# How to expand cos(x+h) in powers of x and h?

For functions with two variables, the Taylor expansion's general expression is

so

but

so

Knowing that from is another way to accomplish that.

Managing multivariate series requires a great deal of work due to the necessary notation.

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To expand cos(x+h) in powers of x and h, we can use the Taylor series expansion. The Taylor series expansion for cos(x) is:

cos(x) = 1 - (x^2)/2! + (x^4)/4! - (x^6)/6! + ...

To expand cos(x+h), we substitute (x+h) in place of x in the above series:

cos(x+h) = 1 - ((x+h)^2)/2! + ((x+h)^4)/4! - ((x+h)^6)/6! + ...

Expanding each term using the binomial theorem, we simplify the expression:

cos(x+h) = 1 - (x^2 + 2xh + h^2)/2! + (x^4 + 4x^3h + 6x^2h^2 + 4xh^3 + h^4)/4! - ...

Simplifying further, we collect like terms and arrange them in powers of x and h:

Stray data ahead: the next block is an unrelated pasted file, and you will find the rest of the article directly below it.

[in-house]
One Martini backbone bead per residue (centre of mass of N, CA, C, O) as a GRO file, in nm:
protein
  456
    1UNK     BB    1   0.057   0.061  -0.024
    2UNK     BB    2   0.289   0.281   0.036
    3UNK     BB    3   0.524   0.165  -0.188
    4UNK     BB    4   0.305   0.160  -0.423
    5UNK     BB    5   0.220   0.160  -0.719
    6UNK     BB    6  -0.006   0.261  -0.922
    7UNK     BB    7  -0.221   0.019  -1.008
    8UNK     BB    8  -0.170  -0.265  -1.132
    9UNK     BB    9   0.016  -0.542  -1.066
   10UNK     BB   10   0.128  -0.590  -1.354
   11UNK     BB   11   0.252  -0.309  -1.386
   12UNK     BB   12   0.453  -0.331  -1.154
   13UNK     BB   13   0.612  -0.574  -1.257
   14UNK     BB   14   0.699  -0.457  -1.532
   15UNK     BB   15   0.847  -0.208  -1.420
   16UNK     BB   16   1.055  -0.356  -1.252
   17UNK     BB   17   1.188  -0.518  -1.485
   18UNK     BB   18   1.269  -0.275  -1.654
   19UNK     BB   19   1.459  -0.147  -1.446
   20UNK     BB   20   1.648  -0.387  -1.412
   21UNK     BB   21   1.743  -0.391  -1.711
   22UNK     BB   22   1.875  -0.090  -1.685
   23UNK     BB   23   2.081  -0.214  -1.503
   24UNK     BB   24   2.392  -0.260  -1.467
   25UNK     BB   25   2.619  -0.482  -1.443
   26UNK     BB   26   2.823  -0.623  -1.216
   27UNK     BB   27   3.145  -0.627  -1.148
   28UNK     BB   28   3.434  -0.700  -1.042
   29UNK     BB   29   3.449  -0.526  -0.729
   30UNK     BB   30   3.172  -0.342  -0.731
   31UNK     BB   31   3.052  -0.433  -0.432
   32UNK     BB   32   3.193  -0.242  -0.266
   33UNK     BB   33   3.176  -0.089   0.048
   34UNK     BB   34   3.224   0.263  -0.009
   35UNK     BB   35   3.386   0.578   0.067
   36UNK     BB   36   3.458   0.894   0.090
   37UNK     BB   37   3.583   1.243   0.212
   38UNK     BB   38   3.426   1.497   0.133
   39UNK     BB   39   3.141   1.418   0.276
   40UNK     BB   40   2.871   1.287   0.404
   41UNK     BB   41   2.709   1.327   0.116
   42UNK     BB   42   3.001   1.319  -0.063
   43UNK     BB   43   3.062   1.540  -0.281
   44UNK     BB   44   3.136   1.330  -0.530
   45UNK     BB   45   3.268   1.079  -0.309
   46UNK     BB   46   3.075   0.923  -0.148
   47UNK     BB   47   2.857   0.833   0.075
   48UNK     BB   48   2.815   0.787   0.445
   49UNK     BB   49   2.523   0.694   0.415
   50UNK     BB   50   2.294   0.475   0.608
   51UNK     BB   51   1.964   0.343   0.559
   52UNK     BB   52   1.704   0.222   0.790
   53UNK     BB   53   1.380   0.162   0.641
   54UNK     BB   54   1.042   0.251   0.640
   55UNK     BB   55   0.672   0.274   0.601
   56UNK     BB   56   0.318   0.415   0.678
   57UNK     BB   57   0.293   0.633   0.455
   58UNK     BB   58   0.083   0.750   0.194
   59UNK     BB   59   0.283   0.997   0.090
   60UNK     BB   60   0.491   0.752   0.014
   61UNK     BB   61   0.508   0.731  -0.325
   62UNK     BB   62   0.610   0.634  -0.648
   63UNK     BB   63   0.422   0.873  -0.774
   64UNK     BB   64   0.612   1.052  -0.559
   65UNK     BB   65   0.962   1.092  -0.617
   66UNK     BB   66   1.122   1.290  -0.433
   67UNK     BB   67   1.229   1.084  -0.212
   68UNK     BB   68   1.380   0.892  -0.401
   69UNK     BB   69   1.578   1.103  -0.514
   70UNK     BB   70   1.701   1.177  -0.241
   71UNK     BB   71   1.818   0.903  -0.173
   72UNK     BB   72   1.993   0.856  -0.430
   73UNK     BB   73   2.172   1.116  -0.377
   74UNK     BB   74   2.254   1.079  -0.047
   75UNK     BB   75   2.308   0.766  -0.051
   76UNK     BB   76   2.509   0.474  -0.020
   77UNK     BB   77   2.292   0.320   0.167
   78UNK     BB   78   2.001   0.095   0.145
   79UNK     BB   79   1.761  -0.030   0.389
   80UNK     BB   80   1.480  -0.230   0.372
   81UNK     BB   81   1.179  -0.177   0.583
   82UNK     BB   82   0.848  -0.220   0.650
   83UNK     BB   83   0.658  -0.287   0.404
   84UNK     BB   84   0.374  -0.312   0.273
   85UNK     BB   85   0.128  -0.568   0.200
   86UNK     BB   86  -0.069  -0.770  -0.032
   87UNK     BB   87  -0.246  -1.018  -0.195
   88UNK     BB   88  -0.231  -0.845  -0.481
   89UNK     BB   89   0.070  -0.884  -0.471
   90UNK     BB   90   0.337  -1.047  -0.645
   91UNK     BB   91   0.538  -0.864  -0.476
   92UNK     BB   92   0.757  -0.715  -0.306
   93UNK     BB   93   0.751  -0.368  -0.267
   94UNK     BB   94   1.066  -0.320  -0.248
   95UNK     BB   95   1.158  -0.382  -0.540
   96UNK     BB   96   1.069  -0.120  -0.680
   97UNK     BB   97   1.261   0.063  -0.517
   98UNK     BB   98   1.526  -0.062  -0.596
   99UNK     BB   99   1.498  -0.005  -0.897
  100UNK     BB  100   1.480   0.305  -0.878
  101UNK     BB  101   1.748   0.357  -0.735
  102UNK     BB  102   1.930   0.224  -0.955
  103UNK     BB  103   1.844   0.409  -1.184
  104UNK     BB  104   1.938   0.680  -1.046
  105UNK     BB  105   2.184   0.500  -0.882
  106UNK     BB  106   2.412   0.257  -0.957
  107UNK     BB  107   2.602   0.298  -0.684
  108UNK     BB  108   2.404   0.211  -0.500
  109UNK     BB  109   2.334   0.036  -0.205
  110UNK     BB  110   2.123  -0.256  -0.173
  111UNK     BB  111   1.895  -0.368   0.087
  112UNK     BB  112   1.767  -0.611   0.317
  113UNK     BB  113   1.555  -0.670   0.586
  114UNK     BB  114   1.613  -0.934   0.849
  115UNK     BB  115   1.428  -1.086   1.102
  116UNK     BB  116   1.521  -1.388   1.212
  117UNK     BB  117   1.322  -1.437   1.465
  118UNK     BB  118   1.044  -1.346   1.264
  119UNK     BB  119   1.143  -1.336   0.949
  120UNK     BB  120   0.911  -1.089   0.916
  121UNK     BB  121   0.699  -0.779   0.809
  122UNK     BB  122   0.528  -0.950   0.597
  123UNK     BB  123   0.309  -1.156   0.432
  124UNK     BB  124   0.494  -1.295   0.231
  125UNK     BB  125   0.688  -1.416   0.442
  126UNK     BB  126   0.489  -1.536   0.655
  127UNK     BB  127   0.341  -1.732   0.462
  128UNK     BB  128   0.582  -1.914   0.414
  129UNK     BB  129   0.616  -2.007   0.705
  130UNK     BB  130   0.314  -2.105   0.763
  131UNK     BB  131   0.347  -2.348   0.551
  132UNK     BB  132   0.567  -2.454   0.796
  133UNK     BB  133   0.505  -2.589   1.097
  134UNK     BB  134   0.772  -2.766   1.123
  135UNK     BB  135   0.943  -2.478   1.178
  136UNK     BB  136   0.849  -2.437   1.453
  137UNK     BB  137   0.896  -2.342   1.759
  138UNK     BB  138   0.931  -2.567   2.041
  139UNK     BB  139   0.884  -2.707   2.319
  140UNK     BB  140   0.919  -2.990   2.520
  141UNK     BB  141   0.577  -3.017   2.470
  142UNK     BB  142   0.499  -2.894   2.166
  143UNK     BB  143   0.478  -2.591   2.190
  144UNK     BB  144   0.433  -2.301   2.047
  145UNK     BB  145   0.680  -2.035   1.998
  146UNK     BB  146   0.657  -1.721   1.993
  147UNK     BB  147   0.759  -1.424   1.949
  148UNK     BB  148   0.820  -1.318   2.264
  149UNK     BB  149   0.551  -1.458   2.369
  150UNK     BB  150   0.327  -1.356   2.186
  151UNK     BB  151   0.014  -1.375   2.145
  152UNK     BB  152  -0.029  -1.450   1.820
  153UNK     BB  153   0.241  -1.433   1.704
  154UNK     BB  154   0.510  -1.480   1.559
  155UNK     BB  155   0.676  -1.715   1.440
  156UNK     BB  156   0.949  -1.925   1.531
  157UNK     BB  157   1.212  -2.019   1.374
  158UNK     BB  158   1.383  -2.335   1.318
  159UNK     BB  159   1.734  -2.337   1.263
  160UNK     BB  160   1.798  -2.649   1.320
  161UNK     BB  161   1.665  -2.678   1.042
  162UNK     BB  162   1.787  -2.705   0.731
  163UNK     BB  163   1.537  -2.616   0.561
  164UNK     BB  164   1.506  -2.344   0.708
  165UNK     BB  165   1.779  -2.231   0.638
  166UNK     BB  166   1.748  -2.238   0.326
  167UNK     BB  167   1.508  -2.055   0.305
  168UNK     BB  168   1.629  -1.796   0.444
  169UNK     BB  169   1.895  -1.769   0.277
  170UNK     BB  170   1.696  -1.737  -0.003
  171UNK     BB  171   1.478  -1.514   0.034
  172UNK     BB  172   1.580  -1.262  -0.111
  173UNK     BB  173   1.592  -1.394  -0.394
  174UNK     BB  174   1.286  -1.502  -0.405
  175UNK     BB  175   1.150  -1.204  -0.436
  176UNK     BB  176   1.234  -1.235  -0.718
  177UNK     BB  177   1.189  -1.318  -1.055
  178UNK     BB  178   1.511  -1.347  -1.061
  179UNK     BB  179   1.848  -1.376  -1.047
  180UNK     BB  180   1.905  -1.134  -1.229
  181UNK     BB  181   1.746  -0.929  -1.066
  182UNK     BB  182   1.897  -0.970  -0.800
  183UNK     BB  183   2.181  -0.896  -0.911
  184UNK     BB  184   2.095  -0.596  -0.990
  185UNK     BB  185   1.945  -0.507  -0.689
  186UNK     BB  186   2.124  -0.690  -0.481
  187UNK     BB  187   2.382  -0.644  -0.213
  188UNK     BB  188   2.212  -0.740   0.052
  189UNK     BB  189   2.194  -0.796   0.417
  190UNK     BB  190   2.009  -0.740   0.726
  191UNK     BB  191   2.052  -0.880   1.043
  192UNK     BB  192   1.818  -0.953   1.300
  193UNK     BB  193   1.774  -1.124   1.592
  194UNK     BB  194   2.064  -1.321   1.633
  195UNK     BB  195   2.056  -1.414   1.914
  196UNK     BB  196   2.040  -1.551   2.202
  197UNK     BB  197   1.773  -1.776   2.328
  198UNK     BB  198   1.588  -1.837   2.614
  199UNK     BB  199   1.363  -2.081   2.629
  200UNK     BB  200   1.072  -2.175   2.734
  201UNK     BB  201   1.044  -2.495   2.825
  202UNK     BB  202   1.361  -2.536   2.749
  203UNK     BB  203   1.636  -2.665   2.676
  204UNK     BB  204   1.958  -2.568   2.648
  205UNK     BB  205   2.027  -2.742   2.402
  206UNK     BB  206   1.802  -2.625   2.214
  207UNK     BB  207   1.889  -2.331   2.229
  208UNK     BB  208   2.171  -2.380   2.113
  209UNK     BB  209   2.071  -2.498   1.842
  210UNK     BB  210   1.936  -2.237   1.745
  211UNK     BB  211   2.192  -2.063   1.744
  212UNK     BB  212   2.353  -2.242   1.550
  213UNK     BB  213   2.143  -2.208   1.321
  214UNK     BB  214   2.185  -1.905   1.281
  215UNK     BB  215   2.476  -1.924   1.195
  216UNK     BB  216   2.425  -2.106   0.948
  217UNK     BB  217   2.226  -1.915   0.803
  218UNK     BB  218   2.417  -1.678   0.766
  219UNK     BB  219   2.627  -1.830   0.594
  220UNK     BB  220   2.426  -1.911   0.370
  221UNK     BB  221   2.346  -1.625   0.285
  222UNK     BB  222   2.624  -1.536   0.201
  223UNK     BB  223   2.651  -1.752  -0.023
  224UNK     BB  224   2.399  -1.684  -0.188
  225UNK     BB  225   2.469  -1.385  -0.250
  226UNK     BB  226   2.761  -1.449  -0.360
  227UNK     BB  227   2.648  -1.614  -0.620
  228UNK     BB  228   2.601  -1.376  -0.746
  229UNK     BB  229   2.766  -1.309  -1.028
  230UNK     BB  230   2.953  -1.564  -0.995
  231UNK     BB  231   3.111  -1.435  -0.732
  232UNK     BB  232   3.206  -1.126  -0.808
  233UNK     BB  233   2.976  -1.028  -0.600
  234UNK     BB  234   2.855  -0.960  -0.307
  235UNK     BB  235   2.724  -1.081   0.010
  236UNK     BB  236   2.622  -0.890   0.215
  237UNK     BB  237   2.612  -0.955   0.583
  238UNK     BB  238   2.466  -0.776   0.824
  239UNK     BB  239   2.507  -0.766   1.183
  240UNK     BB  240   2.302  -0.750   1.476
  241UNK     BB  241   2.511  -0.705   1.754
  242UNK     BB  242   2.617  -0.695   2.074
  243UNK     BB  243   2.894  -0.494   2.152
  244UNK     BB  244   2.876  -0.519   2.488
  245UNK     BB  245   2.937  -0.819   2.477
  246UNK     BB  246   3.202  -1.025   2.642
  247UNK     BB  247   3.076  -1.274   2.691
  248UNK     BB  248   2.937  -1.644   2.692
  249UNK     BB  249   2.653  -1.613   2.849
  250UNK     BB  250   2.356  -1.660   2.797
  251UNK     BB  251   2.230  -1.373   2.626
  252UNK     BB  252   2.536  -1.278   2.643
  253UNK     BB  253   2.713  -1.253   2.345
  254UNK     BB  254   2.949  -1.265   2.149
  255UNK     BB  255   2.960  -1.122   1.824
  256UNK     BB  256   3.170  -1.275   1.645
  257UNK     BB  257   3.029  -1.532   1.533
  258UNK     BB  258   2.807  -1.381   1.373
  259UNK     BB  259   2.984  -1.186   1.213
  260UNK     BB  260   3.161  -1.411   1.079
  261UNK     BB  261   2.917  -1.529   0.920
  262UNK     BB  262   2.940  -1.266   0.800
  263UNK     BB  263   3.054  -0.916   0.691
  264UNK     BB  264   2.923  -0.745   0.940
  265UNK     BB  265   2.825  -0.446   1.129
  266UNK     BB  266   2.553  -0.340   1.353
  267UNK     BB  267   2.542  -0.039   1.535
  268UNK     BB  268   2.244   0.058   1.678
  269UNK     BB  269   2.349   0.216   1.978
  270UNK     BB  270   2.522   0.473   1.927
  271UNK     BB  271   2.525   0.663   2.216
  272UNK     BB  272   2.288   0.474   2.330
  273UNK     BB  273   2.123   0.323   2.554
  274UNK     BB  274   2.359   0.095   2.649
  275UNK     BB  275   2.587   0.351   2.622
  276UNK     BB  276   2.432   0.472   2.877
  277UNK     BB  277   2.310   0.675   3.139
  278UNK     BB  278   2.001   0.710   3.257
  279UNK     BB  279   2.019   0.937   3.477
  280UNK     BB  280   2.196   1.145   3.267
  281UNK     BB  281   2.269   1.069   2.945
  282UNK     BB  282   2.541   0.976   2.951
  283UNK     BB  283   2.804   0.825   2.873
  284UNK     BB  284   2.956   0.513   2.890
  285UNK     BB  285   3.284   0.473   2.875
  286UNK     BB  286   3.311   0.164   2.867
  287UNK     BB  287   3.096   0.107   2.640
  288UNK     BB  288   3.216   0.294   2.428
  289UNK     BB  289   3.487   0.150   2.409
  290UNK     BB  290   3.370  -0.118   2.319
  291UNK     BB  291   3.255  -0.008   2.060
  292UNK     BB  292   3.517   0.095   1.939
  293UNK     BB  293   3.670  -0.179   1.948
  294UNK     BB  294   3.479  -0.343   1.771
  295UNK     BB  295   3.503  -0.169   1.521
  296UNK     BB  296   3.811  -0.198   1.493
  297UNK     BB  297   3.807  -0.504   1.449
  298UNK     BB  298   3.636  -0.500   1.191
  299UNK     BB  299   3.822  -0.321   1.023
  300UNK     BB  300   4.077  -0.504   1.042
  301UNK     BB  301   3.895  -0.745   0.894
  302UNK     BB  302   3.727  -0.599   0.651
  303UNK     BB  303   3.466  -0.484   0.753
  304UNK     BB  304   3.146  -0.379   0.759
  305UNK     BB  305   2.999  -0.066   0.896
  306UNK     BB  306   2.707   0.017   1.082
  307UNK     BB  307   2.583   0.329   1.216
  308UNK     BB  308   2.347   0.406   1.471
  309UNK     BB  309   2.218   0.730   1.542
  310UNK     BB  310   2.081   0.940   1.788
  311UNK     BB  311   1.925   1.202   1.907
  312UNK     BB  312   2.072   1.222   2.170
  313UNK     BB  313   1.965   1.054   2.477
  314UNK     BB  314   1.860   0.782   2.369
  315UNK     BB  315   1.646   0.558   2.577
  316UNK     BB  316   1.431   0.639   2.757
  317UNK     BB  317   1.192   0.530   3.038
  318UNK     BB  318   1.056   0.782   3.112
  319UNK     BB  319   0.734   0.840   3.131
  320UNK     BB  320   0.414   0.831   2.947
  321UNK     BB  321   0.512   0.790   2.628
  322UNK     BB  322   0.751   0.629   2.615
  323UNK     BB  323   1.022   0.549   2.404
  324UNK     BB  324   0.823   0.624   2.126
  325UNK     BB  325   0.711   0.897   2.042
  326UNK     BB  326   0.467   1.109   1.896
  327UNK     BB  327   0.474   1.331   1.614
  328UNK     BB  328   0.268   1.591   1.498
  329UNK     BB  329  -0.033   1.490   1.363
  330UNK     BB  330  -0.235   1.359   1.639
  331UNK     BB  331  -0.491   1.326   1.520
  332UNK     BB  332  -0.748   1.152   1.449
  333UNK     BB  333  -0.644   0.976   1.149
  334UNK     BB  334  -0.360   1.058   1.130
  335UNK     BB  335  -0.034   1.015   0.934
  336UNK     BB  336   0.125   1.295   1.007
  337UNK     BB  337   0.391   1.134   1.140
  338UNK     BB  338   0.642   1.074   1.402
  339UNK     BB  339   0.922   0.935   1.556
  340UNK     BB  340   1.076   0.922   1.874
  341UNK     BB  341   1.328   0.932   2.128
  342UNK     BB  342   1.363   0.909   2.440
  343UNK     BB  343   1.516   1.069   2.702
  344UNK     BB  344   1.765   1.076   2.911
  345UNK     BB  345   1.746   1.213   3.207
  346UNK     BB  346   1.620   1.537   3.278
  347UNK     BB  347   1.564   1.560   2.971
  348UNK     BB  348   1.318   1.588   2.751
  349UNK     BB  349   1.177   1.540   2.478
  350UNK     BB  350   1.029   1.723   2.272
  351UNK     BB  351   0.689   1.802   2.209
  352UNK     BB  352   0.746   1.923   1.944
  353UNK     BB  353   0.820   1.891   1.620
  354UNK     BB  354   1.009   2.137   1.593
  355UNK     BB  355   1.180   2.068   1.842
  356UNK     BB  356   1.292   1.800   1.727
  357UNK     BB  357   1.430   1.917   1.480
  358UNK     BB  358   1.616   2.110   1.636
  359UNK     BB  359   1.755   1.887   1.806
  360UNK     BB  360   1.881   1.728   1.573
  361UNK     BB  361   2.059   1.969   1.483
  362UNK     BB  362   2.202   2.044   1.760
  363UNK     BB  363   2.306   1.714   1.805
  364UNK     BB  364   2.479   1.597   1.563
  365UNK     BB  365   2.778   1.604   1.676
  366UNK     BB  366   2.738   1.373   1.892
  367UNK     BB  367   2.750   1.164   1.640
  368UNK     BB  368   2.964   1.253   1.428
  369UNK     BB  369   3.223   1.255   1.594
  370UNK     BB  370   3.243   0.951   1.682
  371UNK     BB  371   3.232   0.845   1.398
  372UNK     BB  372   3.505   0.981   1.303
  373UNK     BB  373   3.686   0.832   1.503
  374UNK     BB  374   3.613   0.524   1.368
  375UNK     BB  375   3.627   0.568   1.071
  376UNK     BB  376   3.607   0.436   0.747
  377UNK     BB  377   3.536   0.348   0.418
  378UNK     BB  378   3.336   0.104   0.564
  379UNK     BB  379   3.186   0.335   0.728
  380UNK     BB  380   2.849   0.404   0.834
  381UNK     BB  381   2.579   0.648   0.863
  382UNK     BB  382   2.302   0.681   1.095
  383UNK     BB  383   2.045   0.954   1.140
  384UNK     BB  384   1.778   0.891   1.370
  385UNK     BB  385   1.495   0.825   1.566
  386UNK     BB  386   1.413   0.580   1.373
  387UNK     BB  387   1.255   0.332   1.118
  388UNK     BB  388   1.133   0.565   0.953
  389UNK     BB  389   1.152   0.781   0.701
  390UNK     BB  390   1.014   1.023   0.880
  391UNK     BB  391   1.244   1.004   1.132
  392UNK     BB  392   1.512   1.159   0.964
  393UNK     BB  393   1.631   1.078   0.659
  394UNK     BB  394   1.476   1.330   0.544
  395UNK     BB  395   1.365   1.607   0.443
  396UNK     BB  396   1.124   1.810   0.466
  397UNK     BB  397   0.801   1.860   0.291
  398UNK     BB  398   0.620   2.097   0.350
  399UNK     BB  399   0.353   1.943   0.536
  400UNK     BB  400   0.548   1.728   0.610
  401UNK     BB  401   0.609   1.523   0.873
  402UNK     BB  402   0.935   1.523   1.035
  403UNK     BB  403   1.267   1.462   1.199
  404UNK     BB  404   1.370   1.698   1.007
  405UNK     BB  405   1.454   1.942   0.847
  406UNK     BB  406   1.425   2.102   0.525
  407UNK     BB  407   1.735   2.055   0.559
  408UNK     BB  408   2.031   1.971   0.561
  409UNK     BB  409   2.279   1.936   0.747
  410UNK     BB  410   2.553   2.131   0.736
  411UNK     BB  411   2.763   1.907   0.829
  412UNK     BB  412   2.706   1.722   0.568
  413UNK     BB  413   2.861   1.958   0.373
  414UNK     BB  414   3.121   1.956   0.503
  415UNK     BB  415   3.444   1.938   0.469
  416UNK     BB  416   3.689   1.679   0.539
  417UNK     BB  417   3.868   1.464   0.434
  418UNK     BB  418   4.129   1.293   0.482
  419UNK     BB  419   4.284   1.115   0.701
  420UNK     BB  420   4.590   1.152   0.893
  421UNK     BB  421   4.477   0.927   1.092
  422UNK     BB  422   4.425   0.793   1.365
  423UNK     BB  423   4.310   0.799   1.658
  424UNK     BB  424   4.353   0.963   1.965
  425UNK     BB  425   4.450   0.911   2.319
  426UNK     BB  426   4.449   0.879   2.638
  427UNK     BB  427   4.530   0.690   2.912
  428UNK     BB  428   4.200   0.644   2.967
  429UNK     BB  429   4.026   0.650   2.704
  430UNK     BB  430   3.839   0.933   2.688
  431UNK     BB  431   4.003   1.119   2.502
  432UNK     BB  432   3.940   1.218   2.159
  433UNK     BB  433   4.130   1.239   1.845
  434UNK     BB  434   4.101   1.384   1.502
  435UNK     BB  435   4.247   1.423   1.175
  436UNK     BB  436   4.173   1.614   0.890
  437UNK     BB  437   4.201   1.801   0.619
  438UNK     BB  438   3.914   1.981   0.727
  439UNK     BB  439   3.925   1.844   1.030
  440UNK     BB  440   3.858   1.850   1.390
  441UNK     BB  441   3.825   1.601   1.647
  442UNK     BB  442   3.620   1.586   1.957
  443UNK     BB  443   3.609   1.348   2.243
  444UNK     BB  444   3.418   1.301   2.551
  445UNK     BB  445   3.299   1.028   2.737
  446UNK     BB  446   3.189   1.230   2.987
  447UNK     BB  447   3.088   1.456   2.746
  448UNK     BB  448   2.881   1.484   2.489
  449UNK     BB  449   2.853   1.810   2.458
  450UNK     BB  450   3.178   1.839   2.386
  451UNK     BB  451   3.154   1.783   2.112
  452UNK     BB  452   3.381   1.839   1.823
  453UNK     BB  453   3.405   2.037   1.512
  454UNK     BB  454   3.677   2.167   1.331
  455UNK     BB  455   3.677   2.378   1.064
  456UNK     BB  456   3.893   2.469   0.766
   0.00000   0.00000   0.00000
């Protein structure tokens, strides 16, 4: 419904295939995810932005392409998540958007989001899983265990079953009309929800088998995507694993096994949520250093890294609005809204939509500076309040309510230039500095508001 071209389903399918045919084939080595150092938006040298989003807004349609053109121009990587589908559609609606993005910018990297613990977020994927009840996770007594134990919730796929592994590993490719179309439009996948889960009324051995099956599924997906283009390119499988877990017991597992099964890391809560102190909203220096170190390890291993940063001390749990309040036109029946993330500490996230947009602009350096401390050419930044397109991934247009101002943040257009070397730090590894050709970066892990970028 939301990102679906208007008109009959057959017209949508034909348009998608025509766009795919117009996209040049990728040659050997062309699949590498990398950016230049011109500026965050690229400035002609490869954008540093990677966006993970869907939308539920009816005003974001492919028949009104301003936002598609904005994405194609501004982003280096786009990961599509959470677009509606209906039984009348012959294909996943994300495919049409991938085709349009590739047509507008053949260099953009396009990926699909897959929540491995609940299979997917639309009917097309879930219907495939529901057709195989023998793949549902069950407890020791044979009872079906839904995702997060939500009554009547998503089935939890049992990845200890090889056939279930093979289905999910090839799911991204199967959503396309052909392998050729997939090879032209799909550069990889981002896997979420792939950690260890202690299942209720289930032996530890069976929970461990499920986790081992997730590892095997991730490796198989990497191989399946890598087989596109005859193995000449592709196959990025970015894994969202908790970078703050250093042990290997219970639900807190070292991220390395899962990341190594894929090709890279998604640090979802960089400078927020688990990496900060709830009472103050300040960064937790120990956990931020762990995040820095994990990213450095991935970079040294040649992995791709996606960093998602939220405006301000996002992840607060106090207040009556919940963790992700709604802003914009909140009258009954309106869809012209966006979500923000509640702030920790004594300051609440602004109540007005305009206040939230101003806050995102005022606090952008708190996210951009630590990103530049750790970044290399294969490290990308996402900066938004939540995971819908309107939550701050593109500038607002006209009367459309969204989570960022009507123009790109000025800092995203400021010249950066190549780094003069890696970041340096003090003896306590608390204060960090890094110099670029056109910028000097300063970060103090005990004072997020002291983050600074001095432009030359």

cos(x+h) = 1 - (x^2)/2! + (x^4)/4! - ... + (-1)^n * (x^(2n))/((2n)!) + ... - (xh)/2! + (4x^3h)/4! - ... + (-1)^n * ((2n-1)x^(2n-1)h)/((2n)!) + ... + (h^2)/2! - (6x^2h^2)/4! + ... + (-1)^n * ((2n-2)x^(2n-2)h^2)/((2n)!) + ... - (x^3h)/2! + (4xh^3)/4! - ... + (-1)^n * ((2n-1)x^(2n-1)h^3)/((2n)!) + ... + (h^4)/2! - (6x^2h^4)/4! + ... + (-1)^n * ((2n-2)x^(2n-2)h^4)/((2n)!) + ...

This expansion can be continued indefinitely, including terms involving higher powers of x and h.

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When evaluating a one-sided limit, you need to be careful when a quantity is approaching zero since its sign is different depending on which way it is approaching zero from. Let us look at some examples.

When evaluating a one-sided limit, you need to be careful when a quantity is approaching zero since its sign is different depending on which way it is approaching zero from. Let us look at some examples.

When evaluating a one-sided limit, you need to be careful when a quantity is approaching zero since its sign is different depending on which way it is approaching zero from. Let us look at some examples.

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